Afghans – reasons to be angry

The most interesting about the whole Afghans-in-the-cathedral spat was the sheer hostility to the hunger strikers from a large number of ordinary Dubliners.

Even if you thought, as I did, that the Government couldn’t change the asylum system or offer asylum under threat of self-harm, this doesn’t explain why people got so angry about the protest.

Some of it, of course, is good old-fashioned zenophobia. Some of it is ignorance as to the conditions faced by ordinary people in Afghanistan. And some of it must be that we have now become so selfish and bloated by our success and wealth that we can no longer place ourselves in the position of these people.

Let’s consider a few things about Afghanistan and Ireland.

There are 30 million Afghans. There has been a continual set of wars there since well before the Soviet invasion in 1979. Things have gone from bad to catastrophic since then.

At one point four million Afghans were refugees. This is down to below two million. The country is run by warlords as the central government’s writ barely passes the edge of Kabul.

This has consequences. Every 30 minutes an Afghan woman dies during childbirth. There is one doctor per 15,000 people. So most child births happen without any medicine at all.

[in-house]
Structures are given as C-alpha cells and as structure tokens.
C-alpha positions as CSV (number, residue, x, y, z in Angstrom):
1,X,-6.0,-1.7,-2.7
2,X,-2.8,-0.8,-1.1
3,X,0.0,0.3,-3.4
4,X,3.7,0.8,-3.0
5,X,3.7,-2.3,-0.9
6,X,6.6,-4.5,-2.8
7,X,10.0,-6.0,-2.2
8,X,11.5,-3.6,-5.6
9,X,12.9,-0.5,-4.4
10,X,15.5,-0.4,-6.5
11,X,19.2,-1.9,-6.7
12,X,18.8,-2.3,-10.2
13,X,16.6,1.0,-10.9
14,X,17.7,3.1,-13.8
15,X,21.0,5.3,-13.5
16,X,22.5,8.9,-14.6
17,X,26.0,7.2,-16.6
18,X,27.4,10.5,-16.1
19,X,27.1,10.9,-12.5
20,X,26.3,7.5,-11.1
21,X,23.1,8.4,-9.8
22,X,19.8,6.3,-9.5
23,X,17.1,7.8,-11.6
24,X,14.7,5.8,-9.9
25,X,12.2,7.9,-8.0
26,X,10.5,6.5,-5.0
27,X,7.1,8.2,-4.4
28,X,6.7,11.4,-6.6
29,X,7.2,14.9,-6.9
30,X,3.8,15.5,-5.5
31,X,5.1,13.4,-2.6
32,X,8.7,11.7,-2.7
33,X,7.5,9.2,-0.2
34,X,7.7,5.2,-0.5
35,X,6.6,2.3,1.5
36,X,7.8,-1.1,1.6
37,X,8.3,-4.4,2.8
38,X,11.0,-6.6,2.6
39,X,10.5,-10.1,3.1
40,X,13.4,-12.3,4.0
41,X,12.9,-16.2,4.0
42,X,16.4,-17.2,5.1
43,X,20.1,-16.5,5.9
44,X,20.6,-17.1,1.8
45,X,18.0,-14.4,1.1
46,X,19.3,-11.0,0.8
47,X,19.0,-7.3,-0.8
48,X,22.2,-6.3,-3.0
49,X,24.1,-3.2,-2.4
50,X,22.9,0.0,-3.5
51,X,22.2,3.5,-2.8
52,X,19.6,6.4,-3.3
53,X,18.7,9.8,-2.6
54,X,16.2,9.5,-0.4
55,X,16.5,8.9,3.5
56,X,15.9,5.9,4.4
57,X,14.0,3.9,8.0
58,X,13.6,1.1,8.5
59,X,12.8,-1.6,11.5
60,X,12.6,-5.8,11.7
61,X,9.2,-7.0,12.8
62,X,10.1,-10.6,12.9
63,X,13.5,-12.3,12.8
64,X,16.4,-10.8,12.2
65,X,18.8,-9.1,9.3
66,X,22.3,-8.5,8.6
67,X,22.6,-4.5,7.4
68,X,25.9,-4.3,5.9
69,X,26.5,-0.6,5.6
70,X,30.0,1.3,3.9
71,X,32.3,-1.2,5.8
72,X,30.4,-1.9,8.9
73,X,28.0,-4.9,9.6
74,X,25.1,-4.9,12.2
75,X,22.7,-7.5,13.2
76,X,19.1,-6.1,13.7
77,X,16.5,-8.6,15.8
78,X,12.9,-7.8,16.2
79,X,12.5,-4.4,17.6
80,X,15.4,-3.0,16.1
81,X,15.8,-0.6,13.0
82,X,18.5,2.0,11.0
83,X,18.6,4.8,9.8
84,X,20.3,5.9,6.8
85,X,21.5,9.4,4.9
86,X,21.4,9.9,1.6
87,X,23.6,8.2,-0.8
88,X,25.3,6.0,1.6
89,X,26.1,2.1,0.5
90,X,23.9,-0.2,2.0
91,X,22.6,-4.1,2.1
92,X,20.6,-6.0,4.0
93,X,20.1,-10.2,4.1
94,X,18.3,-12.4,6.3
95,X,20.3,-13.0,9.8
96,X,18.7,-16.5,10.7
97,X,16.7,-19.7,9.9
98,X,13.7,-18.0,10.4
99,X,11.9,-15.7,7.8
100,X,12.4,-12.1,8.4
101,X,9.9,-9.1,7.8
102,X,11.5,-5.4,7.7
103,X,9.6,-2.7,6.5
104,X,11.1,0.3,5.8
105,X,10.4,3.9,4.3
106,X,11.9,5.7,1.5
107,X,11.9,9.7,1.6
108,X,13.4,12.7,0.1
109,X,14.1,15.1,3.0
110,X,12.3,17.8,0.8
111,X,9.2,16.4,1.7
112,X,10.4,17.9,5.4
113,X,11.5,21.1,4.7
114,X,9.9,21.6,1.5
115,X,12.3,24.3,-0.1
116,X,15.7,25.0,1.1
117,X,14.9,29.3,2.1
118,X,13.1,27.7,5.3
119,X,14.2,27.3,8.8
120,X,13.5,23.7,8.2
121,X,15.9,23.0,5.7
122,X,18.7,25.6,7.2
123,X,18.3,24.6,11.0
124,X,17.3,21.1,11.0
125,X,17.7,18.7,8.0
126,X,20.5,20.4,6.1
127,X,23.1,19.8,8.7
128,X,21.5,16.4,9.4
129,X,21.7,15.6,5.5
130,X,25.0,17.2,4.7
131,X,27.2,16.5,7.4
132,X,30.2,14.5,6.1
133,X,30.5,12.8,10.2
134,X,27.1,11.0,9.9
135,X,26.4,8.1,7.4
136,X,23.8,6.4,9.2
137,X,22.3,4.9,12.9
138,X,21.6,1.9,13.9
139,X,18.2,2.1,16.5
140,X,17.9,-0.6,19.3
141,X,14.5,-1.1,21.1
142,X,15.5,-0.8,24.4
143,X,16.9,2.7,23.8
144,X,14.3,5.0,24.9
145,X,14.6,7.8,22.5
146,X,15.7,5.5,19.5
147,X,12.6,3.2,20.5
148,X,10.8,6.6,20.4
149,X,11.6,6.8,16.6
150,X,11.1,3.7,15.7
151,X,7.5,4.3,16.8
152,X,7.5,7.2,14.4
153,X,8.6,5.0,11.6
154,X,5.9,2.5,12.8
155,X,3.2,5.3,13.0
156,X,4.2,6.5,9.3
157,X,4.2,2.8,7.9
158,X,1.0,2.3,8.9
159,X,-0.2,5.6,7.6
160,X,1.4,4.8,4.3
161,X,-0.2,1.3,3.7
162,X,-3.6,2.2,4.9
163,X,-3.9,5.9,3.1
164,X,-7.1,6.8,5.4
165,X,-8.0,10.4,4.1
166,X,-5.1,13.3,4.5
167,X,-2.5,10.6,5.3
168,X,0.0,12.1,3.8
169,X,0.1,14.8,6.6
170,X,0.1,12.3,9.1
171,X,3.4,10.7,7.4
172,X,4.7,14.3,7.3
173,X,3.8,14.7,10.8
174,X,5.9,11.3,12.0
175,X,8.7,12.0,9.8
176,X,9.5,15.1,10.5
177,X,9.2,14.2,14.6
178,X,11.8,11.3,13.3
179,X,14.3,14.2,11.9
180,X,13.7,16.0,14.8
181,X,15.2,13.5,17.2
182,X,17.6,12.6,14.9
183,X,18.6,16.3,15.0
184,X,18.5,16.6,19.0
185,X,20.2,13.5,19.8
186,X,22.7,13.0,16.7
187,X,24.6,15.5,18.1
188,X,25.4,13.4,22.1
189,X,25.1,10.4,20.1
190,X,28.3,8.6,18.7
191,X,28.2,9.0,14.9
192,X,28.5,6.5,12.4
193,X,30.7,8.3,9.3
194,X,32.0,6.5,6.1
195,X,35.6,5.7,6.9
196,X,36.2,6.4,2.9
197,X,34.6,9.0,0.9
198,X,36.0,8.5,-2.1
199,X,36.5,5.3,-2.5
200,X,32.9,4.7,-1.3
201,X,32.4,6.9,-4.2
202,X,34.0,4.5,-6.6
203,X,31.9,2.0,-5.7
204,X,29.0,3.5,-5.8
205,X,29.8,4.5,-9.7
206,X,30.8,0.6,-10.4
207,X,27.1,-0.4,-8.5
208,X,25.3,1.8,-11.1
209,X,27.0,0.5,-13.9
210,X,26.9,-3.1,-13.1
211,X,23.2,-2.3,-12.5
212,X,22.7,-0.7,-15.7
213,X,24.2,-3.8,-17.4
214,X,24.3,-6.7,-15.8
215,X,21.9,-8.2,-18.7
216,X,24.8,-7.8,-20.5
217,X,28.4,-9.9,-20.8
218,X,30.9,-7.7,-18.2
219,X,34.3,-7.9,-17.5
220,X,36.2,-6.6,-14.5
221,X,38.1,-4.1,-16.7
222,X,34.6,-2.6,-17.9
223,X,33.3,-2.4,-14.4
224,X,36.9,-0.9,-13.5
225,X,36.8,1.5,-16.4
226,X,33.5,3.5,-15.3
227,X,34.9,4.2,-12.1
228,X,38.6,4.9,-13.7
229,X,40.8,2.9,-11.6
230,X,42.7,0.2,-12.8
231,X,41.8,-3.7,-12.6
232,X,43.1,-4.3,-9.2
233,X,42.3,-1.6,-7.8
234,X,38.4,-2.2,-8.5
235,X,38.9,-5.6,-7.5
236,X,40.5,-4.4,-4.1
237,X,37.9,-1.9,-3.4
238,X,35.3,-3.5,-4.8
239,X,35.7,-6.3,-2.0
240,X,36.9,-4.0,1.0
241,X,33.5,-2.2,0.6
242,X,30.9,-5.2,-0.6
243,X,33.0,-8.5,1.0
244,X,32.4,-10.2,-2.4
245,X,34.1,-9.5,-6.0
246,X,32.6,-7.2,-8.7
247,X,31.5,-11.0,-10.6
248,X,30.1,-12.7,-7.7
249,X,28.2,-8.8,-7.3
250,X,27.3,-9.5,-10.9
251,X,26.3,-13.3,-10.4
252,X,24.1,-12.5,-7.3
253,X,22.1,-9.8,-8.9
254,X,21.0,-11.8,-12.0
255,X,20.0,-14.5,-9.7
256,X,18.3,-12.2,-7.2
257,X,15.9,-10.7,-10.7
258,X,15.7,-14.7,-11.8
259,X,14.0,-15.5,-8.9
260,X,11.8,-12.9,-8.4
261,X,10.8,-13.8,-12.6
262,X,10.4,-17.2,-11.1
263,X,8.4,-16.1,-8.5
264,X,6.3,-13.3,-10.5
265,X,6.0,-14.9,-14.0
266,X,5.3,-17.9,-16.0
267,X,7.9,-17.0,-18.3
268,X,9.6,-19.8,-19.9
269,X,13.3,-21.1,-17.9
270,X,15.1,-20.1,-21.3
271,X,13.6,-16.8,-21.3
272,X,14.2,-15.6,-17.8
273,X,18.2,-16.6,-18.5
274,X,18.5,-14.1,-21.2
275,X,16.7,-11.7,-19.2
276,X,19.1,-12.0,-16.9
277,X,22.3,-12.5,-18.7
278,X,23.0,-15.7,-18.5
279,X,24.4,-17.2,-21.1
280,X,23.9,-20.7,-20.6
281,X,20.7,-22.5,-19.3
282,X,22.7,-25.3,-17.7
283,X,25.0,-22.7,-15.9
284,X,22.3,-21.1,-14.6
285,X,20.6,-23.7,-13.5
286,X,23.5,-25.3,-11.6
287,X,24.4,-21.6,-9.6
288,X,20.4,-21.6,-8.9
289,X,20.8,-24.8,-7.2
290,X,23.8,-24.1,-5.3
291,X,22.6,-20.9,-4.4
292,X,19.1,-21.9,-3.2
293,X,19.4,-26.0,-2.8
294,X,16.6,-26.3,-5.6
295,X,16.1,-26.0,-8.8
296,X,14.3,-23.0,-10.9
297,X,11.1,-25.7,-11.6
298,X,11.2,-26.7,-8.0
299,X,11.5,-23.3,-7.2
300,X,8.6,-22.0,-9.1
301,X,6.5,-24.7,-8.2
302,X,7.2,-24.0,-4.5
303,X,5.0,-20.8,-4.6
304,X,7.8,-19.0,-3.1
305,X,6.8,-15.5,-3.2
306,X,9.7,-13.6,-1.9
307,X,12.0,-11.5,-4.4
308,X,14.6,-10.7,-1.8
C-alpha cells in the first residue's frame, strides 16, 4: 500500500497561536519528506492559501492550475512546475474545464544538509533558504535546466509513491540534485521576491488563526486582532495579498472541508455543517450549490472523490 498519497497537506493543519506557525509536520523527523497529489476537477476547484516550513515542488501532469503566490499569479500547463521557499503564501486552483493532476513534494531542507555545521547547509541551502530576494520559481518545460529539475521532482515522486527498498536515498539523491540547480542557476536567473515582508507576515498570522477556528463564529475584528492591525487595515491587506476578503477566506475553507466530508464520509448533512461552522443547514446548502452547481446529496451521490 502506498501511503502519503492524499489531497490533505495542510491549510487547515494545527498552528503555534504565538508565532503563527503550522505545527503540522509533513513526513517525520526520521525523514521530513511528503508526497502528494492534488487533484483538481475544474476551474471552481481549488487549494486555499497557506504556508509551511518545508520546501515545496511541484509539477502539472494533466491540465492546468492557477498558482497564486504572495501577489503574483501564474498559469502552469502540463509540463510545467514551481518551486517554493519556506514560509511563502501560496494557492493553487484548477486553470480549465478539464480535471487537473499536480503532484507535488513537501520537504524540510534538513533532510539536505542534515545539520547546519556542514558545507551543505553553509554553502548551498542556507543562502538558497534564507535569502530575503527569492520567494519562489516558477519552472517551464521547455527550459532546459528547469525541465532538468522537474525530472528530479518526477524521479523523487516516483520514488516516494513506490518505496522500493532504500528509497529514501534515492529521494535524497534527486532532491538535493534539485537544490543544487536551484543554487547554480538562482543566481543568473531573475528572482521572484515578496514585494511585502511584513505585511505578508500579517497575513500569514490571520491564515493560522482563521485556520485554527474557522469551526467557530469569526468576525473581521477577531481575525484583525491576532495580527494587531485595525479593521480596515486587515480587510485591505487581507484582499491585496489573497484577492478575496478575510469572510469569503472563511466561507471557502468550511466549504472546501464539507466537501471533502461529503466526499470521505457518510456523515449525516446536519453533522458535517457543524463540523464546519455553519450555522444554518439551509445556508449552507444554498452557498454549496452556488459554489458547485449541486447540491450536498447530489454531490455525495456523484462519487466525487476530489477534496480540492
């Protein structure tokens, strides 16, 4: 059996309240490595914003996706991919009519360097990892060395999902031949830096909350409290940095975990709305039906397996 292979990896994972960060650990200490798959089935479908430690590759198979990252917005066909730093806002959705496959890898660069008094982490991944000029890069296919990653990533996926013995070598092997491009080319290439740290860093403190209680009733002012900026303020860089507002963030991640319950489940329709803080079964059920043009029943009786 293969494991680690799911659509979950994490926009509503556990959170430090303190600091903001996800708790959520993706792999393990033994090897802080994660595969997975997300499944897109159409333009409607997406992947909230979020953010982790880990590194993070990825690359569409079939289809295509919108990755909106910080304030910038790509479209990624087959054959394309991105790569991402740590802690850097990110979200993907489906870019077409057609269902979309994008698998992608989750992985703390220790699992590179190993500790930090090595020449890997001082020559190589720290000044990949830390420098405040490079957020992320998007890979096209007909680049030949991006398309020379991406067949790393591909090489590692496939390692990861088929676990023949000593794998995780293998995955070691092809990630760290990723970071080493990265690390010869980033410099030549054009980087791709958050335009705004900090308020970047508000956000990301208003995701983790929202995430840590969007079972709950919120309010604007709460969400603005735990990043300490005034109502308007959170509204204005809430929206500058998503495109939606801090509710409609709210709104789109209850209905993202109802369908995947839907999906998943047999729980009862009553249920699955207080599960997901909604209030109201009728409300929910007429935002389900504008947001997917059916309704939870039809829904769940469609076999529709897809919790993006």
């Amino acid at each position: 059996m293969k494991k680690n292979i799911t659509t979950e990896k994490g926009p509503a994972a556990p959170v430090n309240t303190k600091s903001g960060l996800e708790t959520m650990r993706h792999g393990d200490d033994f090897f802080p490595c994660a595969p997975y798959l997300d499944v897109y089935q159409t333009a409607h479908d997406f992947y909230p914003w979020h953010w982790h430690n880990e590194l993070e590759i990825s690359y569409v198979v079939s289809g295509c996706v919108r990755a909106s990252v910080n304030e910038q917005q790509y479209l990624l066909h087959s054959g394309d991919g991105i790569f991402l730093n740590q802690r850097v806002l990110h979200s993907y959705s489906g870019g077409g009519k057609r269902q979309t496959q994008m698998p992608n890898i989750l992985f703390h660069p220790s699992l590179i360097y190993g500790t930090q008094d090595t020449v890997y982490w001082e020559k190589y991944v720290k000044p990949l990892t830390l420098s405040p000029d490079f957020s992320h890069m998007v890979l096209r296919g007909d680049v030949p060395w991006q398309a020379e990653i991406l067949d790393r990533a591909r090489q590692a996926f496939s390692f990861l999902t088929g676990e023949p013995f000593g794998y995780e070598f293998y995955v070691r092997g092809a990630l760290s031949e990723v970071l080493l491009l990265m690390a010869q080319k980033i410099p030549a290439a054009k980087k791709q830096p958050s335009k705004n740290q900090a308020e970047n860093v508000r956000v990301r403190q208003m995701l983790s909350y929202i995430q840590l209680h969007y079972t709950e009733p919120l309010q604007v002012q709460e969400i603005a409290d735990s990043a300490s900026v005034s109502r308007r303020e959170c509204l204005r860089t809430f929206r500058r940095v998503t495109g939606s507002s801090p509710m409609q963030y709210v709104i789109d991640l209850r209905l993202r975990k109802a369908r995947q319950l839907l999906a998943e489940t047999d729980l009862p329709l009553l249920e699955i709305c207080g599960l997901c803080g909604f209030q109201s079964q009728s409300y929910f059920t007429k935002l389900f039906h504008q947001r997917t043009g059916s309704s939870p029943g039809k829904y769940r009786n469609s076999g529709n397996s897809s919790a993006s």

Afghan women have seven children on average. One of these children will die in its first year. Another one usually dies before the age of five. In fact infant mortality in Afghanistan is 160 per 1,000 births. In Ireland the rate is 5.3 per 1000. Quite a difference.

In 2004 average annual GDP per capita in Afghanistan was €622 per head. That’s less than two euro a day for the average Afghan to live on. In Ireland in 2004 average consumption of alcohol per head was €973. In total we generated €27,000 per head of population.

The human rights situation in Afghanistan is atrocious. Justice is meted out by the local warlords, tribal leaders or opium traffikers and is arbitary and brutal. 

The outworking of all this injustice and desperation usually falls heaviest on the weakest in society, which is women. In many parts of Afghanistan women are trapped in conditions where they are mere property, coerced into forced marriages or bartered for dowry. Their condition is desperate, but actually only one rung lower than most of their menfolk.

And the wars still arn’t over. In the southern provinces recently over 300 schools have been destroyed and many teachers murdered.

So plenty of reasons there to get upset. But instead of that we go ballistic over a few Afghan men getting stroppy about not wanting to go back, strangely enough, to Afghanistan. 

There are two sides to every story and to every person. The hunger strike episode seems to have brought out the worst side in a lot of people. 

The current situation in the world today is a bit like Ireland was in 1847. Except this time we are the people in the big house looking out at all the poor people desperately trying to fend for themselves. 

Try not to get upset.